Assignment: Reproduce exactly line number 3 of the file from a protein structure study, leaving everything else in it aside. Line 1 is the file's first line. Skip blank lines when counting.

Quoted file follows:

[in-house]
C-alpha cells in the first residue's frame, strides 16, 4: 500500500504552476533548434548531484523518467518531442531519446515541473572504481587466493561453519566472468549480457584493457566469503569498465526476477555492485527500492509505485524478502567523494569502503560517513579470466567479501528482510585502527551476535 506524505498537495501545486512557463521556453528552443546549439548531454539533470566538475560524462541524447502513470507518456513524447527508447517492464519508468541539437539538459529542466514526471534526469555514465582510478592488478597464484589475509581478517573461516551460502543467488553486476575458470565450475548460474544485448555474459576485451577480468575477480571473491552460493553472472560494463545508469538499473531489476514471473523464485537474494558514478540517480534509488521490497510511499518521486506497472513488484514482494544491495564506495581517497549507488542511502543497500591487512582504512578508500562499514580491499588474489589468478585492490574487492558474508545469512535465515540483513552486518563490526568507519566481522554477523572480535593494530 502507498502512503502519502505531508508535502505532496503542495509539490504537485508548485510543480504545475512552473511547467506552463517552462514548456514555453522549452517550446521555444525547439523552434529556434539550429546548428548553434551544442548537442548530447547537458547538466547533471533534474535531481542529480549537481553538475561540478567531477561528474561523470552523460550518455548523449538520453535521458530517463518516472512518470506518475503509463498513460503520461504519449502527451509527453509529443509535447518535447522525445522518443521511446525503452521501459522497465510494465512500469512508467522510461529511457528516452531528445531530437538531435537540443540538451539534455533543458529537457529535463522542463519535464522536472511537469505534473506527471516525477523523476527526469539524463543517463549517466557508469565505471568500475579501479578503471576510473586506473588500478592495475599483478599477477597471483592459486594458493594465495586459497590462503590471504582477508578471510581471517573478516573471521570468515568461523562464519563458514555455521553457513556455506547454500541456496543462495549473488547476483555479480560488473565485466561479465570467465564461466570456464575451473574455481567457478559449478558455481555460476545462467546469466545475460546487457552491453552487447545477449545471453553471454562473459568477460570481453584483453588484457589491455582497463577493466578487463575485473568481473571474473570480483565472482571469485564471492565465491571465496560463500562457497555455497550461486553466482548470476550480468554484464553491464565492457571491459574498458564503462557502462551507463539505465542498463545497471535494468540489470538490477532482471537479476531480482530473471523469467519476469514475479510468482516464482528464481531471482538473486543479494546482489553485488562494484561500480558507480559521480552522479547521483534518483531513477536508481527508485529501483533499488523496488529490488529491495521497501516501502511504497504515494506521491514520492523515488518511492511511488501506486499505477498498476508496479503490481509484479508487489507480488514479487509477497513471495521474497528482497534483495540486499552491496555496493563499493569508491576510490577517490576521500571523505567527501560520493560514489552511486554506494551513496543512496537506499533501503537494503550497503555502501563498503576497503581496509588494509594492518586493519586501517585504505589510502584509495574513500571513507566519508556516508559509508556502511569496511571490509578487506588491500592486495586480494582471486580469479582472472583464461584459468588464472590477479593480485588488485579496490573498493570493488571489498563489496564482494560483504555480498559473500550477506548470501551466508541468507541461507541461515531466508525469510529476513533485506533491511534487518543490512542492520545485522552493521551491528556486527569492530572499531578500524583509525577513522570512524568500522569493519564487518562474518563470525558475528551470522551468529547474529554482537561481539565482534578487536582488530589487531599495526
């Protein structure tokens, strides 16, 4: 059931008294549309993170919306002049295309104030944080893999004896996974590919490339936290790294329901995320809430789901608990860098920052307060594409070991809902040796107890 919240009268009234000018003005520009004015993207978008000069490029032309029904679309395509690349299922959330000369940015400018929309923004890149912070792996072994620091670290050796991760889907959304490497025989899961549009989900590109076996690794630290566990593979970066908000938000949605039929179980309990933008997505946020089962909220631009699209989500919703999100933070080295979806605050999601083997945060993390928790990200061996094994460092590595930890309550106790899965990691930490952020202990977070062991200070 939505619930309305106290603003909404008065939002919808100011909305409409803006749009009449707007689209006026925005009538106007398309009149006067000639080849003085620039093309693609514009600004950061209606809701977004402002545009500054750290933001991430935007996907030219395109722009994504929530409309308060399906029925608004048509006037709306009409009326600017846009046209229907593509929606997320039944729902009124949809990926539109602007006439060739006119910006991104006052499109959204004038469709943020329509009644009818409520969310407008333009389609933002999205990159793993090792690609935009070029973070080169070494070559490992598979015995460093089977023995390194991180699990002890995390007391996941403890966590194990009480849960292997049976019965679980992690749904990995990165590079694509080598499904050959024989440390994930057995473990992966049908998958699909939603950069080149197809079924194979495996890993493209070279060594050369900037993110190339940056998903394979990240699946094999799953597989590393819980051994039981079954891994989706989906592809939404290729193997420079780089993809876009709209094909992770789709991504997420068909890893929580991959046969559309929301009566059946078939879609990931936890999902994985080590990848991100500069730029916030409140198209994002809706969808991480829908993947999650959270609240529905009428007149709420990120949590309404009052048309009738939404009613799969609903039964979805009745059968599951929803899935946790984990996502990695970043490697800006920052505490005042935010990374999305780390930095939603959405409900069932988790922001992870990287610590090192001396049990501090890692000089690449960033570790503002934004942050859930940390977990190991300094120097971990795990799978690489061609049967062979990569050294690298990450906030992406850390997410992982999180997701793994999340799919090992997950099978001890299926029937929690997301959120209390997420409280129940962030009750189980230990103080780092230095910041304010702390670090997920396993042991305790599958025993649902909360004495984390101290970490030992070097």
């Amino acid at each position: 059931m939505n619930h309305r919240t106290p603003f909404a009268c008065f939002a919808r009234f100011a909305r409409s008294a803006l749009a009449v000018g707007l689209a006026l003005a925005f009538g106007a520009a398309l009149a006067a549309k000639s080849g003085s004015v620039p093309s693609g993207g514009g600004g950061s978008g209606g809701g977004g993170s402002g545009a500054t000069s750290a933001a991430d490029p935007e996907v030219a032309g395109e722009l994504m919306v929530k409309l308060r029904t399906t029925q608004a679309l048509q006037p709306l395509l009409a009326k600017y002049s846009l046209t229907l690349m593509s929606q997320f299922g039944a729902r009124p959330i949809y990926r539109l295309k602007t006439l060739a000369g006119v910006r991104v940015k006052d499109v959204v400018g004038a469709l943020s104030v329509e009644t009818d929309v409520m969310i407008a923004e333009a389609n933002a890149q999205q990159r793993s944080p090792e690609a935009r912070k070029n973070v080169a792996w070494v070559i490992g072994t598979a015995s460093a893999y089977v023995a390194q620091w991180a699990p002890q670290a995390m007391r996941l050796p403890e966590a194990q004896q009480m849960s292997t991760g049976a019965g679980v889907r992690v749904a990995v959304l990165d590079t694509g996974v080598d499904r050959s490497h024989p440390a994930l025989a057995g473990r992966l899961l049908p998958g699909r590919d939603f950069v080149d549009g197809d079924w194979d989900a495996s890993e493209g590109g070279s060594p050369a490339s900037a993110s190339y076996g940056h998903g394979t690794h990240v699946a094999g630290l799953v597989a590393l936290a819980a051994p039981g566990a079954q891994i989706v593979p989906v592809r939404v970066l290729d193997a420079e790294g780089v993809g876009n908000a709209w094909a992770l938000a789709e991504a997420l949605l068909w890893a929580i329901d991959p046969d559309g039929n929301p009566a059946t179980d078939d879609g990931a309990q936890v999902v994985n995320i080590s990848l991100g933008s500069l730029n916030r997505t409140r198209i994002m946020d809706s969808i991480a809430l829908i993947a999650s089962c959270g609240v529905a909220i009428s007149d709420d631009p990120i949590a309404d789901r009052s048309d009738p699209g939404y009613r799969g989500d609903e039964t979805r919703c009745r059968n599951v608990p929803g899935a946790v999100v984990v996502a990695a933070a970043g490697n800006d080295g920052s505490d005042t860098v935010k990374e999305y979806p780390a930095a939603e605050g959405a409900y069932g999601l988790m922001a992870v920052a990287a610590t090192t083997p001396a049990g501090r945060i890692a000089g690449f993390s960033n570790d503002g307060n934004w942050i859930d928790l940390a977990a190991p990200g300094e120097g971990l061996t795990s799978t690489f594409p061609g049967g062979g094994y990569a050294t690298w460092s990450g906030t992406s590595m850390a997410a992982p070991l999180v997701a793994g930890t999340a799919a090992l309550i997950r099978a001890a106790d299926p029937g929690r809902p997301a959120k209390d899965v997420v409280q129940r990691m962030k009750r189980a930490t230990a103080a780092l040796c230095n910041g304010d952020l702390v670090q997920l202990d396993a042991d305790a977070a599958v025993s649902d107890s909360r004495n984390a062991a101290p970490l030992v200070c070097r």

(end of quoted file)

């Protein structure tokens, strides 16, 4: 059931008294549309993170919306002049295309104030944080893999004896996974590919490339936290790294329901995320809430789901608990860098920052307060594409070991809902040796107890 919240009268009234000018003005520009004015993207978008000069490029032309029904679309395509690349299922959330000369940015400018929309923004890149912070792996072994620091670290050796991760889907959304490497025989899961549009989900590109076996690794630290566990593979970066908000938000949605039929179980309990933008997505946020089962909220631009699209989500919703999100933070080295979806605050999601083997945060993390928790990200061996094994460092590595930890309550106790899965990691930490952020202990977070062991200070 939505619930309305106290603003909404008065939002919808100011909305409409803006749009009449707007689209006026925005009538106007398309009149006067000639080849003085620039093309693609514009600004950061209606809701977004402002545009500054750290933001991430935007996907030219395109722009994504929530409309308060399906029925608004048509006037709306009409009326600017846009046209229907593509929606997320039944729902009124949809990926539109602007006439060739006119910006991104006052499109959204004038469709943020329509009644009818409520969310407008333009389609933002999205990159793993090792690609935009070029973070080169070494070559490992598979015995460093089977023995390194991180699990002890995390007391996941403890966590194990009480849960292997049976019965679980992690749904990995990165590079694509080598499904050959024989440390994930057995473990992966049908998958699909939603950069080149197809079924194979495996890993493209070279060594050369900037993110190339940056998903394979990240699946094999799953597989590393819980051994039981079954891994989706989906592809939404290729193997420079780089993809876009709209094909992770789709991504997420068909890893929580991959046969559309929301009566059946078939879609990931936890999902994985080590990848991100500069730029916030409140198209994002809706969808991480829908993947999650959270609240529905009428007149709420990120949590309404009052048309009738939404009613799969609903039964979805009745059968599951929803899935946790984990996502990695970043490697800006920052505490005042935010990374999305780390930095939603959405409900069932988790922001992870990287610590090192001396049990501090890692000089690449960033570790503002934004942050859930940390977990190991300094120097971990795990799978690489061609049967062979990569050294690298990450906030992406850390997410992982999180997701793994999340799919090992997950099978001890299926029937929690997301959120209390997420409280129940962030009750189980230990103080780092230095910041304010702390670090997920396993042991305790599958025993649902909360004495984390101290970490030992070097």